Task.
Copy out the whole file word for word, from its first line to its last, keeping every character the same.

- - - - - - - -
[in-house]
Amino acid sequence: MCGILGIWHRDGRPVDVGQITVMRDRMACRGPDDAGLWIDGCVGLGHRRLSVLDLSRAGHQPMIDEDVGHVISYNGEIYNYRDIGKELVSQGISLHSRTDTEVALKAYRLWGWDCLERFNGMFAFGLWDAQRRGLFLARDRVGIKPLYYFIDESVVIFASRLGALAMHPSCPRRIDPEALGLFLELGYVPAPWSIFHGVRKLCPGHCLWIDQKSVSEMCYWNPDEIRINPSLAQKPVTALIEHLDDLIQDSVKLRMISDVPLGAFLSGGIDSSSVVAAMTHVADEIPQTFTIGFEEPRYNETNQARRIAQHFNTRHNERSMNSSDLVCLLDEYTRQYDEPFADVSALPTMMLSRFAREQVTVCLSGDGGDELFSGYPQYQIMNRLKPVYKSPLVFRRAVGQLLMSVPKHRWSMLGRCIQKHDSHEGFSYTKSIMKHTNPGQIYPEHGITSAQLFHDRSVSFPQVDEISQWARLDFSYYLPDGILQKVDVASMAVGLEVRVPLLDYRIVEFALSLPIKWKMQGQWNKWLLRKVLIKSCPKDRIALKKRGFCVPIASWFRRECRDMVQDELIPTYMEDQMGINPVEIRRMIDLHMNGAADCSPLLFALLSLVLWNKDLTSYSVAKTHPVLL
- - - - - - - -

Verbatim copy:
[in-house]
Amino acid sequence: MCGILGIWHRDGRPVDVGQITVMRDRMACRGPDDAGLWIDGCVGLGHRRLSVLDLSRAGHQPMIDEDVGHVISYNGEIYNYRDIGKELVSQGISLHSRTDTEVALKAYRLWGWDCLERFNGMFAFGLWDAQRRGLFLARDRVGIKPLYYFIDESVVIFASRLGALAMHPSCPRRIDPEALGLFLELGYVPAPWSIFHGVRKLCPGHCLWIDQKSVSEMCYWNPDEIRINPSLAQKPVTALIEHLDDLIQDSVKLRMISDVPLGAFLSGGIDSSSVVAAMTHVADEIPQTFTIGFEEPRYNETNQARRIAQHFNTRHNERSMNSSDLVCLLDEYTRQYDEPFADVSALPTMMLSRFAREQVTVCLSGDGGDELFSGYPQYQIMNRLKPVYKSPLVFRRAVGQLLMSVPKHRWSMLGRCIQKHDSHEGFSYTKSIMKHTNPGQIYPEHGITSAQLFHDRSVSFPQVDEISQWARLDFSYYLPDGILQKVDVASMAVGLEVRVPLLDYRIVEFALSLPIKWKMQGQWNKWLLRKVLIKSCPKDRIALKKRGFCVPIASWFRRECRDMVQDELIPTYMEDQMGINPVEIRRMIDLHMNGAADCSPLLFALLSLVLWNKDLTSYSVAKTHPVLL